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Building a more sustainable travel industry

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We explore some of the ways the industry is collaborating to become more sustainable, including a look back on the first year of our Travel Sustainable programme

Sustainability remains an important talking point across the industry, including at our Elevate 2022 event in Singapore. During the event, one session in particular – “Together for Tomorrow – All About Sustainability” – brought three experts together to share their insights.

The panel consisted of Booking.com’s Head of Sustainability Danielle D’Silva and Senior VP of Trips Matthias Schmid, as well as Choe Peng Sum, CEO of Pan Pacific Hotels Group. During the session, they shared their thoughts on the importance of sustainability and how we can work together as an industry to make travel more sustainable. 

The first talking point was a seemingly simple one with a wide-reaching answer.

What is ‘sustainability’?

D’Silva noted that while many people are quick to associate sustainable travel with “flying and hanging up towels”, the reality is that it’s a complex, holistic topic.

For instance, sustainability encompasses more than just climate and the environment. Other important aspects include economic, cultural and social factors, such as protecting local communities and ensuring locations aren’t overcrowded.

Assessing sustainability within tourism requires looking at the positive impacts of travel to amplify them, while also being honest about the negative impacts and trying to mitigate those. To be effective, a sustainability plan needs to be holistic – bringing all aspects together.

Getting started in sustainability

One of the reassuring takeaways from the session was that there are sustainability options available to accommodation providers of all sizes. The key is to take the right steps for you at your current stage.

Choe Peng Sum shared insights into some of the investments that the Pan Pacific Hotels Group has made in recent years with impressive results, such as investing in more efficient windows to reduce the need for air conditioning. While this was a large investment, his main advice to others was far simpler – start small, see the return, then follow the results. 

All speakers agreed that one of the key considerations is measurability. It might be energy reductions, water saved, plastic bottles eliminated, number of local artists supported or any number of other metrics, but there should be a tangible number attached to each investment, so you can see what delivers the best results.

Transport’s role in sustainability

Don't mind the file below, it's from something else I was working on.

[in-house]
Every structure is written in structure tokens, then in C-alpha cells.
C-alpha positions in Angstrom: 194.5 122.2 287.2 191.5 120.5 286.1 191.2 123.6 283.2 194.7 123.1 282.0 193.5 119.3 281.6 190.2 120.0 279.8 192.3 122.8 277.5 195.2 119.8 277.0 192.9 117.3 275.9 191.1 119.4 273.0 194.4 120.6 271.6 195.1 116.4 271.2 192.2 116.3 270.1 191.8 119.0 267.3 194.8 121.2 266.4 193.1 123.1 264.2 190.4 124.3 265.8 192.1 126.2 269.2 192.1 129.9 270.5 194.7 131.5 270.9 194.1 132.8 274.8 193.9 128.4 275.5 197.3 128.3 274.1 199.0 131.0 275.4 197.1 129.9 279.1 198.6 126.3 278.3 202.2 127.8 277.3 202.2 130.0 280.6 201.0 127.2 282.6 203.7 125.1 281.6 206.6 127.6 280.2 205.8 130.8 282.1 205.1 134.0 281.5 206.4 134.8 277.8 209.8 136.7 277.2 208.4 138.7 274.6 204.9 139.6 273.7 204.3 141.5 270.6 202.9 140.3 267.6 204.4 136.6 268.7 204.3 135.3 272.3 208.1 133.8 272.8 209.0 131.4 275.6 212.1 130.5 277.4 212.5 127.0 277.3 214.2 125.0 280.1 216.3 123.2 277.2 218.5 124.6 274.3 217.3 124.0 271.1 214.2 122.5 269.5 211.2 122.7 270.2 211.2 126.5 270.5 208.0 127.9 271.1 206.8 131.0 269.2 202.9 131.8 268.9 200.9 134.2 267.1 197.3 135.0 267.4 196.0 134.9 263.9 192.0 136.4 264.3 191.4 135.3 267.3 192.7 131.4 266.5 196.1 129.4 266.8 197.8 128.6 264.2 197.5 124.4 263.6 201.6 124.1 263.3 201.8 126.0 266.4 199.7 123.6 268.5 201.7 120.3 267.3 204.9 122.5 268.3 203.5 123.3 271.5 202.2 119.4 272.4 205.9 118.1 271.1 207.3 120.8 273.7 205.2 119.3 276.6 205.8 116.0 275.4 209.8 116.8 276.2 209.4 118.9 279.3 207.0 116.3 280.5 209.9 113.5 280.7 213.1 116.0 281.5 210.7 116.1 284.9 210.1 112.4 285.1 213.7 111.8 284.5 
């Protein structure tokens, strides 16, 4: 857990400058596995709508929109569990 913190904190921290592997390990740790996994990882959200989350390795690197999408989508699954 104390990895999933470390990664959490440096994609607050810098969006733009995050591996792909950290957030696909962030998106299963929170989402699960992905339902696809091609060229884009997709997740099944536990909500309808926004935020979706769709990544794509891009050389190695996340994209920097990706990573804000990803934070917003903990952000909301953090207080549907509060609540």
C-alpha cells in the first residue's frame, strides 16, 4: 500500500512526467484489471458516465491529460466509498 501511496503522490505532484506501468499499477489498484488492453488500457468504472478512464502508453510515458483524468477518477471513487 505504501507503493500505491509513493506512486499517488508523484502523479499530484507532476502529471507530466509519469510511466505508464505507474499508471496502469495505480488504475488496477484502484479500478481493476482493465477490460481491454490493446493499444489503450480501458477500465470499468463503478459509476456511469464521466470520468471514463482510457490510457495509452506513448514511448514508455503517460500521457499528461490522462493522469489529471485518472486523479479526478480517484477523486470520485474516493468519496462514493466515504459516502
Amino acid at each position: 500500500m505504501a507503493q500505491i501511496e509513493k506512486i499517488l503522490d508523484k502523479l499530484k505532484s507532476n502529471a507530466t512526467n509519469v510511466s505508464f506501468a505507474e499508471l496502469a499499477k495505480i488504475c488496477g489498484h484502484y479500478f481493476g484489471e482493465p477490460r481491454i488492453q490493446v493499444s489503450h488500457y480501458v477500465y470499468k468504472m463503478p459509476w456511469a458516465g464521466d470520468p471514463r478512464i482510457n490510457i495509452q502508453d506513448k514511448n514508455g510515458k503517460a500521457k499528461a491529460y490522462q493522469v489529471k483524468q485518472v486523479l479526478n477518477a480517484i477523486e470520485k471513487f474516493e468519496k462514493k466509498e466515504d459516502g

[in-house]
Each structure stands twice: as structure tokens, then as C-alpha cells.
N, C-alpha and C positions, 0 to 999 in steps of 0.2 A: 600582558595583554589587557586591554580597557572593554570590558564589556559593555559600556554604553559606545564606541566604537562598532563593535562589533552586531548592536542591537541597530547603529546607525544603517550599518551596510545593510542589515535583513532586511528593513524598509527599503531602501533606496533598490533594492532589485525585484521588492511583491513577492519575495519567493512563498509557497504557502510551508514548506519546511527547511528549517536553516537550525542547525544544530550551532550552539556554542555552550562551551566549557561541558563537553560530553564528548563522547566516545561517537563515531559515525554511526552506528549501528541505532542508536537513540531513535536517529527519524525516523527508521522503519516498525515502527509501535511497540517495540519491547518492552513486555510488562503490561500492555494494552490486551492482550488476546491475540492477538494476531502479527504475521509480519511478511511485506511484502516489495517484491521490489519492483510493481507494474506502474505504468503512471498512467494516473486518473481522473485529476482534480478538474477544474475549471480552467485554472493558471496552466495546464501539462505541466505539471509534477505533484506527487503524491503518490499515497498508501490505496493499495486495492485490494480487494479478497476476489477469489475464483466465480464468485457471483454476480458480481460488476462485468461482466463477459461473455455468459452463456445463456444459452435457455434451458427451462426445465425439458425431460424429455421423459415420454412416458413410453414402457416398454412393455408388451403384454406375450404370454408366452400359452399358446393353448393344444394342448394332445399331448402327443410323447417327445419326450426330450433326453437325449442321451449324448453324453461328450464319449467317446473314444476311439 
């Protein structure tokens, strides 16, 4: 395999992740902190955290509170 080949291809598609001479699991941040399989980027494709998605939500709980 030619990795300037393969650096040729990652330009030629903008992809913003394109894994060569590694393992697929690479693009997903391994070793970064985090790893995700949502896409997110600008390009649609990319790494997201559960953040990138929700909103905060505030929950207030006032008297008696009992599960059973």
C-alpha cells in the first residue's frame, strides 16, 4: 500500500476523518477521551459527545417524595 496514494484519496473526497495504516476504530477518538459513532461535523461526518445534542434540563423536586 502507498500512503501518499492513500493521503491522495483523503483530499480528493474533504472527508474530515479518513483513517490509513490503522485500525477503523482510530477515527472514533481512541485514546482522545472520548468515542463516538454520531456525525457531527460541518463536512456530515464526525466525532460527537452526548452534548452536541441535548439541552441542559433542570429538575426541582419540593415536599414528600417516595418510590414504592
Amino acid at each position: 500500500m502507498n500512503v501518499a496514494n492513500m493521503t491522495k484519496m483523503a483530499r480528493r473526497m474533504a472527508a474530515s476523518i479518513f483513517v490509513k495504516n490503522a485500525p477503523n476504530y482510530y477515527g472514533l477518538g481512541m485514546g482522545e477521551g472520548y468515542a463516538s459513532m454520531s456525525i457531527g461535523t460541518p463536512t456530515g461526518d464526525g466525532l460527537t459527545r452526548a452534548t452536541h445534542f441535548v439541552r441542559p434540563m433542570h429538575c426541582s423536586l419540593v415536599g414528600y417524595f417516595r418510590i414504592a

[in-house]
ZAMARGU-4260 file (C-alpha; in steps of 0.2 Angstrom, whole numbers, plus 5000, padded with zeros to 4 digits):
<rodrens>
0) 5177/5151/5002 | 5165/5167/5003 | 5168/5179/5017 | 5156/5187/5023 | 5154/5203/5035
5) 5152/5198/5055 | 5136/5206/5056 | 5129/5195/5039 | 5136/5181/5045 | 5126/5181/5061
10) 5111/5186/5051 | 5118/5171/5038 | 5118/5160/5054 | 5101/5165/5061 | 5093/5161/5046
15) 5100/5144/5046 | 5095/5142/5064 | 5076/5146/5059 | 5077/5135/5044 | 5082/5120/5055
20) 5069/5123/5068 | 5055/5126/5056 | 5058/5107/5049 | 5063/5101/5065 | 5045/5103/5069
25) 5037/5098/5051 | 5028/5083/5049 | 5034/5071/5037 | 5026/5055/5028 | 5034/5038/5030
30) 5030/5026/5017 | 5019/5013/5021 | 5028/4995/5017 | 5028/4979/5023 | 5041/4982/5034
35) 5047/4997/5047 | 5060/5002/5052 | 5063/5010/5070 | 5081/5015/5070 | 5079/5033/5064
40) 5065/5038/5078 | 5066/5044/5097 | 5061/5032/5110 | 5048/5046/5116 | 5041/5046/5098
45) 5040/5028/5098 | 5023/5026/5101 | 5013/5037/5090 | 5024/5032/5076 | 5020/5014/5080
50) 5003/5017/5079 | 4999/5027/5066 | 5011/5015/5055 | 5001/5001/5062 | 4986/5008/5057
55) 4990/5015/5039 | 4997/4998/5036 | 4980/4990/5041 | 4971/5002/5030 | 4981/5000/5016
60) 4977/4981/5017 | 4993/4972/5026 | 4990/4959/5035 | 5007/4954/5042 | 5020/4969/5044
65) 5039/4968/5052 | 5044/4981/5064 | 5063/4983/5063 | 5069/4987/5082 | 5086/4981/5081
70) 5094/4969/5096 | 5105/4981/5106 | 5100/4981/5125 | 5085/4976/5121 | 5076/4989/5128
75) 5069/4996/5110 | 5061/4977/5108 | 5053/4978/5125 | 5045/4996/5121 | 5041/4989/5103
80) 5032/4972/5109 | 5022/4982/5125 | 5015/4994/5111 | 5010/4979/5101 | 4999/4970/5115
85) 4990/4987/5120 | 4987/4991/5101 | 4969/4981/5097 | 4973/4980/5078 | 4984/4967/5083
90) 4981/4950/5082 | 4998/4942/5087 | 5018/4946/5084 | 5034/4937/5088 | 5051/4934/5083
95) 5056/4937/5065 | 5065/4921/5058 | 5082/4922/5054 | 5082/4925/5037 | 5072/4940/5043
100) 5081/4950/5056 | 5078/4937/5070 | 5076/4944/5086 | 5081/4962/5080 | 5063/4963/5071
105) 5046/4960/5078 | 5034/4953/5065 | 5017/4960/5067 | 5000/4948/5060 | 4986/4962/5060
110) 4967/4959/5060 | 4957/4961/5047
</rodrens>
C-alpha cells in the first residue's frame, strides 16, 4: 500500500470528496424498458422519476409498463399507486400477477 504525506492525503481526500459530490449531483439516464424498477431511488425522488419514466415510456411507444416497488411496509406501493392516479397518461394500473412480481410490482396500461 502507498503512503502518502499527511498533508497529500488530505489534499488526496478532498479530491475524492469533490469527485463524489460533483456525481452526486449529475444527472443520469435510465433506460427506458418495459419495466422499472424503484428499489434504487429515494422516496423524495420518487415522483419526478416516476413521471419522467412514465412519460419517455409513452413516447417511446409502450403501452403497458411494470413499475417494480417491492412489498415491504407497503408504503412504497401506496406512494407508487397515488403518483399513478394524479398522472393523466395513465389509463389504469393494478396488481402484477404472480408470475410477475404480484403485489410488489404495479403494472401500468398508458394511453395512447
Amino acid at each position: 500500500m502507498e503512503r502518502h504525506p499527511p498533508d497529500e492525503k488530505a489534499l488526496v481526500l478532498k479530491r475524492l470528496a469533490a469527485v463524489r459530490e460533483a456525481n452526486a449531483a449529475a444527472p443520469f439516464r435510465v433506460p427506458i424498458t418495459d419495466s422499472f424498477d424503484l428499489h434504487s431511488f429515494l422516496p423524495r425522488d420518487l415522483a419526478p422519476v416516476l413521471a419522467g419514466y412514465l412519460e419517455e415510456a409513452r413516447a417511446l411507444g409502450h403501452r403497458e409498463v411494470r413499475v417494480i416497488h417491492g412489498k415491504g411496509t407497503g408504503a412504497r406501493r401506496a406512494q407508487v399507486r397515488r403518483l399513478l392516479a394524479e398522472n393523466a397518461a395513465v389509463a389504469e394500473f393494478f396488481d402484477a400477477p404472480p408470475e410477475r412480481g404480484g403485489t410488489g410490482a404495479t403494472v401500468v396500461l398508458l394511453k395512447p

Of course, transport plays a big part in a trip’s total emissions. D’Silva made the point that we need to be cautious of getting too siloed by thinking that different aspects of a trip are completely separate. Doing so can lead to the efforts of one vertical being undermined by the lack of progress in another.

While not in the control of accommodation providers, emissions associated with other parts of their trip can have an impact on guests and the travel decisions they make, with around 30% of customers having ‘flight-shaming feelings’.

One of the ways Booking.com will be addressing the carbon impact of transport is by displaying flight emissions information, with the aim to help travellers better understand the impact of their travel choices. To do this, we will use technology developed by Chooose alongside the methodology developed by Google as part of the Travalyst coalition's aviation framework

Highlighting sustainable accommodation on our platform

One of the issues with sustainability is the intent-action gap – customers say they want sustainable options, but when they struggle to find them, they can’t follow through. 

Even as a Head of Sustainability herself, D’Silva shared it’s sometimes difficult for her to find the most sustainable options when shopping in other industries. As she noted, if even she struggles with all of her expertise, how can we expect customers to know the best options without helping them?

This is one of the reasons we set up our Travel Sustainable programme, which recently celebrated its one year anniversary. The programme is designed to help make sustainable travel choices easier for everyone while recognising and supporting our partners on the shared journey to a more sustainable travel industry.

Since the programme’s launch, more than 400,000 accommodations have received a Travel Sustainable badge and have been globally recognised for their efforts to operate more sustainably. By continuing to work together, we can build a more sustainable travel industry while making it easier for everyone to travel sustainably.

 

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Discover more

Want to discover how you can operate more sustainably? Visit the Travel Sustainable Handbook for expert advice. 

Travel Sustainable Handbook

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Takeaway
  • Sustainability is a complex topic that goes beyond climate and the environment to include other important aspects such as economic, cultural and social factors
  • There are suitable steps accommodation providers of all sizes can take to operate more sustainably, and not every effort requires large financial investment 
  • Choe Peng Sum, CEO of Pan Pacific Hotels Group, advises partners just embarking on their sustainability journey to start small, see what works, then follow the results
  • Our Travel Sustainable programme recently celebrated its one year anniversary, with more than 400,000 accommodations already receiving global recognition for their efforts to operate more sustainably